9. Frog Kick

Frog kick is probably the most practical and efficient fin kick style for scuba diving. If frogs are doing it, then it must be good. Unlike other fin kicks, the frog kick keeps your fins nice and tight so, it’s great in confined spaces. It keeps your wash straight behind you so you’re less likely to kick up silt. It also uses powerful muscles in your legs and you get plenty of power.

One of the better things about the frog kick is that it gives you good control in the water and not just going forwards. With a frog kick position, you can rotate on the spot with a helicopter turn and also swim backwards. Most divers when they first start out use a flutter kick, it’s most similar to what your legs do when you’re taught to swim. But you can look at a group of divers and pick out the pros because while everybody else is doing this, the pros are just cruising doing this.

10. Limits

Know Your Limits
Know Your Limits

A pro diver will know and stick to their limits. Diving just that little bit deeper, making your dive computer less conservative, surfacing as soon as the timer is up on your dive computer, swimming into overhead environments without the proper training or equipment… These are really easy ways to find yourself in trouble and pro divers know and respect their own limits.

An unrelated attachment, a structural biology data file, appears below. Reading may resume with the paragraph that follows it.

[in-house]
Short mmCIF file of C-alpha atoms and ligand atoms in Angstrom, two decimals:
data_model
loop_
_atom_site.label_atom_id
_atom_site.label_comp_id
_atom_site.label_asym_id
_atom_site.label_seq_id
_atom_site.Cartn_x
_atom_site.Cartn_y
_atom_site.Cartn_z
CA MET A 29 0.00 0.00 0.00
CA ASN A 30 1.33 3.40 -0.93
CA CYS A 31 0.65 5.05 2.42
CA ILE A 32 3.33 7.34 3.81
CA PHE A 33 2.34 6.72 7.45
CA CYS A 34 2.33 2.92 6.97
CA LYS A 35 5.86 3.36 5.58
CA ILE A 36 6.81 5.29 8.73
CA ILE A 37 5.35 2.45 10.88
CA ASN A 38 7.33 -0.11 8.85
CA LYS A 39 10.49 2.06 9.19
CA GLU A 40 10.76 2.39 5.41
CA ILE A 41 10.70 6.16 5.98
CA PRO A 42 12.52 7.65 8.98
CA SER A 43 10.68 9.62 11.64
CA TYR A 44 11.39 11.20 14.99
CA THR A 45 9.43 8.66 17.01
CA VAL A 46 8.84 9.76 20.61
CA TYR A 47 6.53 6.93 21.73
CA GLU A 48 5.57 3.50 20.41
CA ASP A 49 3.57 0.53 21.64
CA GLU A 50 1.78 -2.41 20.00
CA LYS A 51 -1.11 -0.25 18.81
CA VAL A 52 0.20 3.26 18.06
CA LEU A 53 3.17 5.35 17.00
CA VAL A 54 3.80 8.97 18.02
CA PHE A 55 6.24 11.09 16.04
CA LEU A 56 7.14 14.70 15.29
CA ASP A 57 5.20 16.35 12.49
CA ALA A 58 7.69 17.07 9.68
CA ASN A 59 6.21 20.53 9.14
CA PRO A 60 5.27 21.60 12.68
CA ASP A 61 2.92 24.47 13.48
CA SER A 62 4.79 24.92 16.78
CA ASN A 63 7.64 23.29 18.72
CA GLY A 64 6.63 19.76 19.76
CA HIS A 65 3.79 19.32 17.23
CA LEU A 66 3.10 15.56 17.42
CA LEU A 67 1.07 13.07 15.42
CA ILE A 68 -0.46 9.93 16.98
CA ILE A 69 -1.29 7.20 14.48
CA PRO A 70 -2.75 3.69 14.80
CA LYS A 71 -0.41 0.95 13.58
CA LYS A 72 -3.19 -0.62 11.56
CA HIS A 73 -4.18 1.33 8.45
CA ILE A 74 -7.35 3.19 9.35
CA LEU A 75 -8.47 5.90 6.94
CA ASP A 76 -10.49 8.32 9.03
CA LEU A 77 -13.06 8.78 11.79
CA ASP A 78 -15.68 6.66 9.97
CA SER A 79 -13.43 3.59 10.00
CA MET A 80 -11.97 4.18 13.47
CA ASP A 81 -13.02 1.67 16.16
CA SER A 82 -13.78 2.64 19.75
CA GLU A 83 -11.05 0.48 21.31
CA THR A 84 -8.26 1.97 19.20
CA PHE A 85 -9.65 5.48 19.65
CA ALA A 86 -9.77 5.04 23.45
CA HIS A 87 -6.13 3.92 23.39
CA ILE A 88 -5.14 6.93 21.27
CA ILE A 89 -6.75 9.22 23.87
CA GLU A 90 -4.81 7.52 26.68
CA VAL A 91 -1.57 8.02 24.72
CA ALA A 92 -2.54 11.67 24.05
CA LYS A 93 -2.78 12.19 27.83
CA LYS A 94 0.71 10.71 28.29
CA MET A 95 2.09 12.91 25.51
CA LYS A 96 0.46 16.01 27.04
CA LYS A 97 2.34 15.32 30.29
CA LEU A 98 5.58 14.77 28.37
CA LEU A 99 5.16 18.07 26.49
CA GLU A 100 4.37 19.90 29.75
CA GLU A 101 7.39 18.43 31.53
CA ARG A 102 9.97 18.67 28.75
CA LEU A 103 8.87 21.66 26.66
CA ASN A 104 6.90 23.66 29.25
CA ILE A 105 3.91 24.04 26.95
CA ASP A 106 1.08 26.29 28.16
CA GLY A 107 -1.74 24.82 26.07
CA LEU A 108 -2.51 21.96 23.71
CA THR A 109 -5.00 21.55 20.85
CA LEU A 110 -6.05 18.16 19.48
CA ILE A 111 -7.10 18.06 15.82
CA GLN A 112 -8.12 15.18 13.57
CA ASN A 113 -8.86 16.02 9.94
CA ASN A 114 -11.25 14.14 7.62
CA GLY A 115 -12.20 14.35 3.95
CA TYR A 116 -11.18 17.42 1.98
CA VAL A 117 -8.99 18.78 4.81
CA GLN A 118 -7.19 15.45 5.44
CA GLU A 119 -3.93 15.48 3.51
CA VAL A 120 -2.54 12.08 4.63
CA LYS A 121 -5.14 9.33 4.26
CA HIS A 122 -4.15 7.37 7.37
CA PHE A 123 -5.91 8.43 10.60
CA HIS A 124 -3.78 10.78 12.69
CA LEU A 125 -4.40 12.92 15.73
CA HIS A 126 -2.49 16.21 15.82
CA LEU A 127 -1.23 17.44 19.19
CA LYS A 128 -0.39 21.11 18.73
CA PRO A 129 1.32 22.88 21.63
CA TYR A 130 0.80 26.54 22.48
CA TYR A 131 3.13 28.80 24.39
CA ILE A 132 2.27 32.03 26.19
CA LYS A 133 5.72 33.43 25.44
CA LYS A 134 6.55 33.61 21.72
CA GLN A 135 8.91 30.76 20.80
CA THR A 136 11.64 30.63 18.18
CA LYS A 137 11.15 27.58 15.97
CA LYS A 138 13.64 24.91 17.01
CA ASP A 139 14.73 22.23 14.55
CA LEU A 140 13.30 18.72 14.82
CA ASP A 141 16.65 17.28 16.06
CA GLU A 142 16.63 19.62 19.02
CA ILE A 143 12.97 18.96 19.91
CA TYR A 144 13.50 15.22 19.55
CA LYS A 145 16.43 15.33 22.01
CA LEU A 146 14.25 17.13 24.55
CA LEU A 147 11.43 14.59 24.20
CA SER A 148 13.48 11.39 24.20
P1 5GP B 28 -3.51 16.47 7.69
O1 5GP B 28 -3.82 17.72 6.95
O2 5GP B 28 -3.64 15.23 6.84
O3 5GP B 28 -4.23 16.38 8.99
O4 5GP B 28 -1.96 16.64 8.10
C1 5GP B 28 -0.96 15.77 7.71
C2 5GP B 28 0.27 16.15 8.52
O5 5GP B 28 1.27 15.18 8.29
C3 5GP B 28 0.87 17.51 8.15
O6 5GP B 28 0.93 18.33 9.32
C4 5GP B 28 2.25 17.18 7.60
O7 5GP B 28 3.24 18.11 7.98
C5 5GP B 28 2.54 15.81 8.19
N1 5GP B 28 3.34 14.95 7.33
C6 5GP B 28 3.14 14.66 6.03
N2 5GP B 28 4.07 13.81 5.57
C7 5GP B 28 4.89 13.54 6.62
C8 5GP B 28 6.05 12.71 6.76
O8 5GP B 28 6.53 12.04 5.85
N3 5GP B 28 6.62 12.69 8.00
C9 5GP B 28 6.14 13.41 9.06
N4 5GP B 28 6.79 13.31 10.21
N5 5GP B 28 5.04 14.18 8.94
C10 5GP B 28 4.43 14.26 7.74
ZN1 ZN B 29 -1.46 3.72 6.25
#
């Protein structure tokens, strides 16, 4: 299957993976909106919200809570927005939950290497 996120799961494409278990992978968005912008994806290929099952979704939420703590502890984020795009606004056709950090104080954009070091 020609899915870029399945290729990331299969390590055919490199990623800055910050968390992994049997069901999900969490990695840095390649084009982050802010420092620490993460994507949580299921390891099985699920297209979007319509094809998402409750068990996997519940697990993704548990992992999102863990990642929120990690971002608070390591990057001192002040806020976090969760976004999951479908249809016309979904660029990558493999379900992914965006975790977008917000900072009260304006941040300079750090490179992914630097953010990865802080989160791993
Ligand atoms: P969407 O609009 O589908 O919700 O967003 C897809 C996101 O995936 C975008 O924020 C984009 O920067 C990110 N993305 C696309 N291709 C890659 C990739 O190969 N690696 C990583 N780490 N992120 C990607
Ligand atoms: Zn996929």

It can be right at the start of the dive during the briefing. If there’s something you don’t feel comfortable with, voice it then and there. When you’re in the water, if your buddy suddenly decides to swim into the wreck when that isn’t part of the plan, have the confidence to tell them no. You could literally be saving their life.

Conclusion

What other pro diver traits and skills have you seen or adopted that have made you a better scuba diver? It can be something as simple as a particular knot you learnt to tie to secure your cylinders from rolling around or investing in more dry bags to keep your kit dry.

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Tim Morris
Tim Morris
1 year ago

All good points. I’ve just hung up my fins after 50 years as a sport diver, military and commercial, instructor and school operator. Never be afraid to admit to your mistakes. Others will learn. If you aren’t enjoying your dive, abandon it. Recognise your limits and stick to them. Every dive a went on I practiced at least one skill. To my knowledge, I’ve never been bent or suffered a dive injury. I’ In the early 70’s I was air diving to 60 plus meters. Something frowned upon today and trained on the twin hose regs. I taught in the military on use of the first Fenzy and have loved every minute of it. Anno Domini has now caught up with me . I now have memories. Plan your dive and dive your plan.
Timbo Morris
AI 815. BSAC
CMAS INSTRUCTOR
ADVANCED DIVER
HSE COMMERCIAL

Scuba Diver Magazine
Admin
Scuba Diver Magazine
1 year ago
Reply to  Tim Morris

Great advise 🙂

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Picture of Mark Newman
Mark Newman
A former SCUBA Dive Instructor, I learnt to dive in the UK and taught both here and abroad. After that I spent a lot of time working with dive equipment from all of the major brands. From the Arctic Circle to the Tropics and Apnea to Closed Circuit, most of my professional life has been spent in the scuba diving industry.